I slept in until 9 AM, and woke up more refreshed than I had in days. We lazed around, and then went back to the Pancake House, where I ate another enormous breakfast. This is all very good.
I had a lot of little things to finish up, including taking care of the shoes, which was very frustrating. And I had a last bit of laundry to do, which unfortunately involved a fluky washer. Sigh. Some parts of hiking are just plain dull.
We spent some more time this afternoon over at Aardvark’s. It really is the main gathering place. I met Camel, from Germany, Willow, and a handful of other hikers. They were talking about some of the people that I knew. Fuzzy Star had just finished!
Steve and Patrick had to take off in the late afternoon, and that was much harder than I had anticipated. So I reminded myself that this is the chance to Do This Thing, and I need to seize it with both hands. I should see at least one of them next week at the Dinsmores’.
After they left, I took all my extras from the resupply, and dumped them into the Aardvark’s hiker box. And I watched people’s eyes bug out. I love doing that! Patriot, a young guy from Louisiana, had a positively glazed look in his eyes. There were a few homemade breakfasts, dinners, and desserts. These are extras based on my anticipated 5-6 day hike through Section J, and they disappeared almost instantly.
Dinner was random munchies from the convenience store: unimpressive, but with some treats. Now it’s time to put some finishing touches on my pack before bed, so that I can leave right after breakfast. I am incredibly grateful for my family.
I got up very early this morning, tossed some trail mix down my throat, and headed downhill. The trail was about five miles, and pretty fast, which was a good thing, as I couldn’t wait for breakfast.
Almost immediately, I began hearing the highway. Normally, I hate this on a hike, but this time it was just a sign that I was getting closer to my destination.
I met another hiker, who is recording everyone’s names (the amusing part is that I can’t remember his). I gave him mine, of course. I saw that he had Thermo’s on there, and so I showed him the picture. He shared the joke he tells everyone: “Did you hear the news?” “What news?” “They found bones on the moon!” “What?!” “Yeah, looks like the cow didn’t make it.” Which is really funny, if you haven’t heard news for days, and you’re heading in for a resupply. Trust me, it works.
I arrived at the pass about 10:30, and got our room at the Summit Inn.
As soon as I’d dropped off my gear, it was time for First Breakfast! Double order of Swedish pancakes, side of bacon, and two huge glasses of OJ. Heaven!
Steve and Patrick arrived just as I was finishing, and Patrick practically jumped into my arms. We settled down for Second Breakfast, where I had fruit, more bacon, and nibbled off of everyone else’s plate.
Brendan couldn’t make it, as he had something going on with Alex. But he’s planning on meeting me at the Dinsmores next week, which should be great fun.
I had a wonderful time with Steve and Patrick. It was a little dull for them at times, as I had chores to do: cleaning out the pack, sorting through the new and old food, doing gear repair. Steve did yeoman’s service bringing up last minute supplies that I had requested over the previous week.
Of special note is my brand new pair of Cascadia 10s. The old ones continued to split, almost all the way across the toe. I pre-taped the new ones with precision-cut patches (what a pain); it may or may not help. If and when the rip starts to happen, I’ve got a fresh supply of duct tape. I don’t think it’s unreasonable that they would last the remaining 250 miles of my trip. I saw three other hikers with splits across their 10s.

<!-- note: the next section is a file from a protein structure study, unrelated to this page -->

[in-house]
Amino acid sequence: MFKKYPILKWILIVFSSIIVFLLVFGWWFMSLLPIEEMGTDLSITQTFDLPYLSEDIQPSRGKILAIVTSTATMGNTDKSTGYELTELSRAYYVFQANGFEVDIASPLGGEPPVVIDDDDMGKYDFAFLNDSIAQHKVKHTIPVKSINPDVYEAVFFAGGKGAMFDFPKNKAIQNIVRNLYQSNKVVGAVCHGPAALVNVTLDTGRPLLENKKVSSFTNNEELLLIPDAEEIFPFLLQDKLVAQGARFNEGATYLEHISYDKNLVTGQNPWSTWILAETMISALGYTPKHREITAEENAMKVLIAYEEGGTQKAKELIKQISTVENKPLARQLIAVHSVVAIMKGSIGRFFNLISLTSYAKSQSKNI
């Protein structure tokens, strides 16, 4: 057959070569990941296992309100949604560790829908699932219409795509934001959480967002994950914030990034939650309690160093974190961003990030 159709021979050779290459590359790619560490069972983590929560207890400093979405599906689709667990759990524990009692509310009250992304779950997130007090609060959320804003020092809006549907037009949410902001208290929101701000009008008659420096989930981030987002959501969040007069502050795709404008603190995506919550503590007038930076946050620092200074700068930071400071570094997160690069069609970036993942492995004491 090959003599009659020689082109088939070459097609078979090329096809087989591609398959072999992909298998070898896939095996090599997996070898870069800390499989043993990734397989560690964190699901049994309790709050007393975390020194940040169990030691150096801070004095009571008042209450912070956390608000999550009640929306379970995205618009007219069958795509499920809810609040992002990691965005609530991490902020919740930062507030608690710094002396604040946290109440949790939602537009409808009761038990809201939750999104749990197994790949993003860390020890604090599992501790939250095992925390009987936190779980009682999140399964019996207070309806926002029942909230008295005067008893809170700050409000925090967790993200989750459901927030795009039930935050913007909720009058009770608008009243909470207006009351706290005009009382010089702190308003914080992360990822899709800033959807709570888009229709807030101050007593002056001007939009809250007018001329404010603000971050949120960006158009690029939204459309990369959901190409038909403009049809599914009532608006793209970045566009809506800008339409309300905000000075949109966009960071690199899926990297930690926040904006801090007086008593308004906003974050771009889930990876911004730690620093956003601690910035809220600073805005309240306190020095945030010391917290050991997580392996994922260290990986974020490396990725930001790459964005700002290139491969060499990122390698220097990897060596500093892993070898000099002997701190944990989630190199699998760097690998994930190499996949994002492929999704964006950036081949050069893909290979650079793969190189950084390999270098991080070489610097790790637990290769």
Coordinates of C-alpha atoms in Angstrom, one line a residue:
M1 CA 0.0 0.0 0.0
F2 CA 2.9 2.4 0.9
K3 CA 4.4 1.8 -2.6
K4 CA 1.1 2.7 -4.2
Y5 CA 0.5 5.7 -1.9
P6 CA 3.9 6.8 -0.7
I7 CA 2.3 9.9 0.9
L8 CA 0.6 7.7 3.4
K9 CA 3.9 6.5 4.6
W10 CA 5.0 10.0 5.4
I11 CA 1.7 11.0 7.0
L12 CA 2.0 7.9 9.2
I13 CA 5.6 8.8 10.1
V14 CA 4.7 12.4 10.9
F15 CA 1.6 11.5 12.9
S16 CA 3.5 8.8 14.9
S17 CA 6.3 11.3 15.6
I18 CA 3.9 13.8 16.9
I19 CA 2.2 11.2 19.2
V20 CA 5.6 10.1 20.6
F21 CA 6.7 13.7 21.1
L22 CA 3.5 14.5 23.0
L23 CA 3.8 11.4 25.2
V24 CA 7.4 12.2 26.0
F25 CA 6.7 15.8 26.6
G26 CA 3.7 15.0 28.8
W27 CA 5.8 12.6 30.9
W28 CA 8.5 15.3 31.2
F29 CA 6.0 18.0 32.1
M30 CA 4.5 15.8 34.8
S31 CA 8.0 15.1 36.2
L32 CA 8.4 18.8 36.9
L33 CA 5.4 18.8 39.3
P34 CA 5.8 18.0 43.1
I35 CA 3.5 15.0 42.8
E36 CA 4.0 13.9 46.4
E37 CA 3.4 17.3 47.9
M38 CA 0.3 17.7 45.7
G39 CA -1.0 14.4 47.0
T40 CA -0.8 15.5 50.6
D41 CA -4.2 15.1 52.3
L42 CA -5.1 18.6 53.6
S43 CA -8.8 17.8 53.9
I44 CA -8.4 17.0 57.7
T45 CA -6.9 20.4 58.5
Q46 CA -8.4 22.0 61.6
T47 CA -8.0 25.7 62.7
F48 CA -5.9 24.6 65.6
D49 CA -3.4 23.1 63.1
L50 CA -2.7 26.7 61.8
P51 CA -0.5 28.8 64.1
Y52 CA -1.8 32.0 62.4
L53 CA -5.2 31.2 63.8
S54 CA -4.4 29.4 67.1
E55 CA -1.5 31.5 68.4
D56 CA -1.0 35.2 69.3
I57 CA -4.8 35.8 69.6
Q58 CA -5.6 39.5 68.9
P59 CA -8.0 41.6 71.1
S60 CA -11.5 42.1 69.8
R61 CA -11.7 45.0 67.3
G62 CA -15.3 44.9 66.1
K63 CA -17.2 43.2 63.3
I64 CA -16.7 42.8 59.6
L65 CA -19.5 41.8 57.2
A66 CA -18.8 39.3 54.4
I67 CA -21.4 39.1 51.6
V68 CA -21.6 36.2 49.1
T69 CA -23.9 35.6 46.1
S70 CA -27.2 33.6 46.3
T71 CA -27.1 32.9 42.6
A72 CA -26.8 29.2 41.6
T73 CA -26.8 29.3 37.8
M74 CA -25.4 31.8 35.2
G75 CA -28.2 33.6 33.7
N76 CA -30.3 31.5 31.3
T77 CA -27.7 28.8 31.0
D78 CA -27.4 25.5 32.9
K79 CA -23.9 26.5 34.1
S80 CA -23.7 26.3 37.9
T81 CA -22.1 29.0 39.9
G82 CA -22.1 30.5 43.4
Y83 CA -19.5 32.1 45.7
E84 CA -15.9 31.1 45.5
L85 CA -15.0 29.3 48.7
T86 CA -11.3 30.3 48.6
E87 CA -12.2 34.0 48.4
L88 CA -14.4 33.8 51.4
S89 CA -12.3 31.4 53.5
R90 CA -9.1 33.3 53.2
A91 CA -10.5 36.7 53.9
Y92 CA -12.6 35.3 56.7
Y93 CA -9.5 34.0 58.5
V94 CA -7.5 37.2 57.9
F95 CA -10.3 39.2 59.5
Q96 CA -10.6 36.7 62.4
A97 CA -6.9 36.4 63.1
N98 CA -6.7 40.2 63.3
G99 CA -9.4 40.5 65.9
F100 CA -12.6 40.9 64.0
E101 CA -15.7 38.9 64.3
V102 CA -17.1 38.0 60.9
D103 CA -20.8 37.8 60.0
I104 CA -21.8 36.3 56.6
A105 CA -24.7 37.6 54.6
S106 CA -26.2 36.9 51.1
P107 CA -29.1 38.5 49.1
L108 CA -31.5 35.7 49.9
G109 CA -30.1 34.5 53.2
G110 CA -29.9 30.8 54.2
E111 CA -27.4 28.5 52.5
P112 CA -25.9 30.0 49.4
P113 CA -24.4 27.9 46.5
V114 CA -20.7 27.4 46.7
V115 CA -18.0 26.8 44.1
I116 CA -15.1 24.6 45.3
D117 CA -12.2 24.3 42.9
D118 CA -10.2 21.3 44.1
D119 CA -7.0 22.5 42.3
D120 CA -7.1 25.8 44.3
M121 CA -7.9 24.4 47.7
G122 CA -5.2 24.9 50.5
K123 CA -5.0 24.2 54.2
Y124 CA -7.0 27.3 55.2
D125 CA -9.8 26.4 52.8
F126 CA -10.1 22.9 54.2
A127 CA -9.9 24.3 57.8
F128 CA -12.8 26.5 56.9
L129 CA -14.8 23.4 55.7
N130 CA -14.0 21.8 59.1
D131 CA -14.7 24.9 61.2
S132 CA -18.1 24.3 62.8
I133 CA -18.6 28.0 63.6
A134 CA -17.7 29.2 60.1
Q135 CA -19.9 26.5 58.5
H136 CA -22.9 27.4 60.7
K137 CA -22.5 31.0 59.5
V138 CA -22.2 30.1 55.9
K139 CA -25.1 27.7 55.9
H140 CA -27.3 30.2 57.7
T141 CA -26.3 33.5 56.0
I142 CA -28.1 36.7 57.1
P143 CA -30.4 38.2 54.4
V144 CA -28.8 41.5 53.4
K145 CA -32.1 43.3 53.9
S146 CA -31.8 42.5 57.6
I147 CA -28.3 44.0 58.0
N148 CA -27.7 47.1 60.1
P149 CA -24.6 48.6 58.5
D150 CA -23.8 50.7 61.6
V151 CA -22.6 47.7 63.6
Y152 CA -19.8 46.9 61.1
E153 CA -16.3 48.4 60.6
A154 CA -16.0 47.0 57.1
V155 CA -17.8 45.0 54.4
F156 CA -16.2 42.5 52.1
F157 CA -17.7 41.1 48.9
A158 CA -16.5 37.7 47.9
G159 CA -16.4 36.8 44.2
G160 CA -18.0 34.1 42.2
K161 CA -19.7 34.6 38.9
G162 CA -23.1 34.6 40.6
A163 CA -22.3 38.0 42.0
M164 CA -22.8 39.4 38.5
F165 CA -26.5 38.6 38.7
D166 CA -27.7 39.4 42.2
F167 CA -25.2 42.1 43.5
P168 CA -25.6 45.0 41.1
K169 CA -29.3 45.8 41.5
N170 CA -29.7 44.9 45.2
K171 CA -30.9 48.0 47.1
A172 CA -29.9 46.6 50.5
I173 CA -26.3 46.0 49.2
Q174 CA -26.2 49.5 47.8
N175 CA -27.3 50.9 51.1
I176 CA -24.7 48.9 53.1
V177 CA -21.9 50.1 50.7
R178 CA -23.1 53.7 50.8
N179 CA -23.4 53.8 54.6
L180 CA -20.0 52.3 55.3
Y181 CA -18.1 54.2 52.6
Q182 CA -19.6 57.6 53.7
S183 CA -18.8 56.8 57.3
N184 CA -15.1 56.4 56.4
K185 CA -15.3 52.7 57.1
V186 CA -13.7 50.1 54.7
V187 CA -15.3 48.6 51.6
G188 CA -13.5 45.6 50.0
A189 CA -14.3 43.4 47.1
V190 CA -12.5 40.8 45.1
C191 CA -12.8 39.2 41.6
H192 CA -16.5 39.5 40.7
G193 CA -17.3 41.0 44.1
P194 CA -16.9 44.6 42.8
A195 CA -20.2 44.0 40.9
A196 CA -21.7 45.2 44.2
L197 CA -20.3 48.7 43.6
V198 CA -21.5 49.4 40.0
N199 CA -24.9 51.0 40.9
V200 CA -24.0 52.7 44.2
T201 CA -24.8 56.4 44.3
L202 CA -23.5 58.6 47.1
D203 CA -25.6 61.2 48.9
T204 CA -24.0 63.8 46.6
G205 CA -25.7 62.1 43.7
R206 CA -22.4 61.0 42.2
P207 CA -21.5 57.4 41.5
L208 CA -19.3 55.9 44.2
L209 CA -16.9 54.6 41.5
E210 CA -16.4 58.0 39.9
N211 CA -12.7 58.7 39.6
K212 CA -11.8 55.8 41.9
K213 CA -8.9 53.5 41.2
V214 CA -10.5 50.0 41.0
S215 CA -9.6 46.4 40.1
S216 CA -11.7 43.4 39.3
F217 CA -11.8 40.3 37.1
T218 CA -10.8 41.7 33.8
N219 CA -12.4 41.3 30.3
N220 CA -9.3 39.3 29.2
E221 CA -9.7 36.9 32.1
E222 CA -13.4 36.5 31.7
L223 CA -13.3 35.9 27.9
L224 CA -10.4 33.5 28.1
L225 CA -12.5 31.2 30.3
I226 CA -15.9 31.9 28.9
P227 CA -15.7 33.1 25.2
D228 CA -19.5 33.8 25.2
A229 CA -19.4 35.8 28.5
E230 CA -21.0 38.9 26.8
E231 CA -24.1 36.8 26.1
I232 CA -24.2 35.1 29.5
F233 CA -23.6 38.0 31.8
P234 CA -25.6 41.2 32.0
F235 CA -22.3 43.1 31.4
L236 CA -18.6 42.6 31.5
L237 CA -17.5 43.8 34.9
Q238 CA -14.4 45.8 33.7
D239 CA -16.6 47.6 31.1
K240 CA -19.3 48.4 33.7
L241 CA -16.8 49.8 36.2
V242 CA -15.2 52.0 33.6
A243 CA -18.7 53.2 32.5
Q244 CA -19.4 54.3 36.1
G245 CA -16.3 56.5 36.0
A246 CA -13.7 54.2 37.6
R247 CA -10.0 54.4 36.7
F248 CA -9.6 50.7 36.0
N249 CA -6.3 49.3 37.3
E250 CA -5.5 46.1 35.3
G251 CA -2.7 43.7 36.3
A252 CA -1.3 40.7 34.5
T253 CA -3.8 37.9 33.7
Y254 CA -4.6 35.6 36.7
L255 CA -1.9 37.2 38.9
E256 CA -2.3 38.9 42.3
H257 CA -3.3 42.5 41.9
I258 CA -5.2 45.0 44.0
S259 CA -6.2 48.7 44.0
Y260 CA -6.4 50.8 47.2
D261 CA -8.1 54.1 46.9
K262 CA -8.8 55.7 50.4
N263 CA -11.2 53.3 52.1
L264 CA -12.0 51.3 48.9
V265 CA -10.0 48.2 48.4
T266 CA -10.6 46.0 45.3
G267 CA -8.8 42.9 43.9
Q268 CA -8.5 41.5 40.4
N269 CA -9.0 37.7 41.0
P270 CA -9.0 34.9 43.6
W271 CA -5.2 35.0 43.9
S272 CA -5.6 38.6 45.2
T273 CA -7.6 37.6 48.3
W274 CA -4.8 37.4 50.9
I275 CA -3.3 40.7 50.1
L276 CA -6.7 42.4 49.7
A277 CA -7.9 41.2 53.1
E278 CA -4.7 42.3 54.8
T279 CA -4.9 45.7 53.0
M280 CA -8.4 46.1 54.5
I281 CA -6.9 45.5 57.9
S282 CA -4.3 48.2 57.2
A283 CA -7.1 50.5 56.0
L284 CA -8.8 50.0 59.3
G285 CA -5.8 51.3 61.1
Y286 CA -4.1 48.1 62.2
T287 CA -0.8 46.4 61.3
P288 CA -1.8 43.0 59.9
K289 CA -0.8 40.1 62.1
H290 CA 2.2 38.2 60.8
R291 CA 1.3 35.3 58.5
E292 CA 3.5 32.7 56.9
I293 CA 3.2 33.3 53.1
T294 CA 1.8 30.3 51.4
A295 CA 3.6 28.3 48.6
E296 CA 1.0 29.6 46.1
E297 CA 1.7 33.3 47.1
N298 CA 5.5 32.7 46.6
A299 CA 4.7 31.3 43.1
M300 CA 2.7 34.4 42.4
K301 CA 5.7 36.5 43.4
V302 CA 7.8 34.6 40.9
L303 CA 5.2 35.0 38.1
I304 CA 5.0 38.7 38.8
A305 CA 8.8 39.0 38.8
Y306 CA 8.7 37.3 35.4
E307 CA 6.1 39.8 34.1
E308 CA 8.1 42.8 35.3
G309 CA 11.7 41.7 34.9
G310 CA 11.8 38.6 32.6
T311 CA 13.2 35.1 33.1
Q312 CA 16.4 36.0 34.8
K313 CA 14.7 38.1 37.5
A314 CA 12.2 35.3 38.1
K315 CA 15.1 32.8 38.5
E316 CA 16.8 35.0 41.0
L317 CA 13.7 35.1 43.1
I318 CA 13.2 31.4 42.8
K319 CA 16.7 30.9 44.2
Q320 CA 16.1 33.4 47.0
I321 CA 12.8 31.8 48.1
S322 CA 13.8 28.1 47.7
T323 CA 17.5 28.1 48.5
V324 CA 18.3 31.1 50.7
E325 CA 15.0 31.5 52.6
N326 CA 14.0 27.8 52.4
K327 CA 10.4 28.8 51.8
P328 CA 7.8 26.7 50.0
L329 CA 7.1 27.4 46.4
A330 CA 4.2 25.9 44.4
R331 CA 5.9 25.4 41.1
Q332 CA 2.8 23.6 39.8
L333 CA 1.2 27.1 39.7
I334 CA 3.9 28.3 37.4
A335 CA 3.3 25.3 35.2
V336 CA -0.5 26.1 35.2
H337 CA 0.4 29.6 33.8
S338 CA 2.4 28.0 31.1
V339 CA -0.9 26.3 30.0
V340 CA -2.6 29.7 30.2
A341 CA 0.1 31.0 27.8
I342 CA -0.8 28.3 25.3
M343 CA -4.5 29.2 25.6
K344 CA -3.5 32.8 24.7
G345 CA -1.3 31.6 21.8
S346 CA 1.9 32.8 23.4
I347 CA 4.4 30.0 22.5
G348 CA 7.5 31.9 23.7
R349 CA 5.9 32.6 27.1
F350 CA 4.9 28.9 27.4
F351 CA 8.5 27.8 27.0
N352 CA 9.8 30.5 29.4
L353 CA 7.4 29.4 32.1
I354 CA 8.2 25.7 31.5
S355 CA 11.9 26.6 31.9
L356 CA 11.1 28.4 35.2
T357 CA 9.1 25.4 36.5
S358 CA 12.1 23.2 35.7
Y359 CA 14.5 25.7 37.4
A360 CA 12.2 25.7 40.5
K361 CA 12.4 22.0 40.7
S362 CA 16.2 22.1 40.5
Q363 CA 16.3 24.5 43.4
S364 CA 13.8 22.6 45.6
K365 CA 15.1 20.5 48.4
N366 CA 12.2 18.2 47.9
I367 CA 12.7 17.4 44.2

In the afternoon, we headed over to Aardvark’s. It’s a snack bar in a trailer, and they serve avant-garde sandwiches. Didn’t appeal to me, but there was a large canopy attached to the trailer, with three picnic tables, a handful of hiker boxes, a trail register, and several hikers.
When we walked in, the first thing I heard was “Hey, Rest Step!” How cool is that? Turns out it was Mo’ Betta and her other half, Monte Cristo, whom I had met the night before. I sat down with them, and introduced them to Steve and Patrick. We talked and talked, and had a great time. They were taking off later that afternoon, after finishing their resupply. I really love this community, and it was great to be able to share that with Steve and Patrick.
I spent the latter part of the afternoon doing laundry, cleaning out my hydration system, all the usual suspects. I’m glad I got a heavy-duty cleaning done, but it’s a lot of work.
We weren’t sure where we’d go for dinner, but we ended up going next door, the other way from the Chevron station, to a funky medium-sized coffee house which also made pizza to go.
And once we were done with that adventure, it was time to go hot tubbing! Awesome! We hung out for a while in the hot tub, and then we were joined by four hikers. One of them was from Lynn, MA, not too far from where Mom grew up, and his accent was oh so slightly familiar.
Oh yeah. I’m going to sleep in a bed tonight. That’s a pretty big deal, and I feel very spoiled.
Last night, Murphy struck. Pretty much everything that could have gone wrong, did, with the exception of a large falling branch, which didn’t land on me. I didn’t get out of camp until 10:30 this morning.
The plan was only ten miles today, which is where I’m at right now; this is the last spring before an 11.8 mile dry stretch, and it was best that I stage here tonight.
So, Murphy. My shoes are starting to split across the toes, after only 100 miles with a moderate-weight pack. This is completely unacceptable from a trail persective, but Brooks Cascadia 10s are notorious for this kind of problem. Steve is going to bring up a new pair when he meets me at Snoqualmie in a few days. I’m going to try Tenacious Tape, and see if that helps hold them together for the next 50 miles. I don’t want to switch models, since these fit so well, and trying a new model of shoe on a long-distance hike could be problematic.
And the spring. It was merely dripping, and it took me 45 minutes to get the 2.5 liters I needed for the next dry stretch. Of course, once I went back downhill past my campsite, there were two other streams which were flowing a bit faster, and could have saved me a ton of time. Grrrrrrr…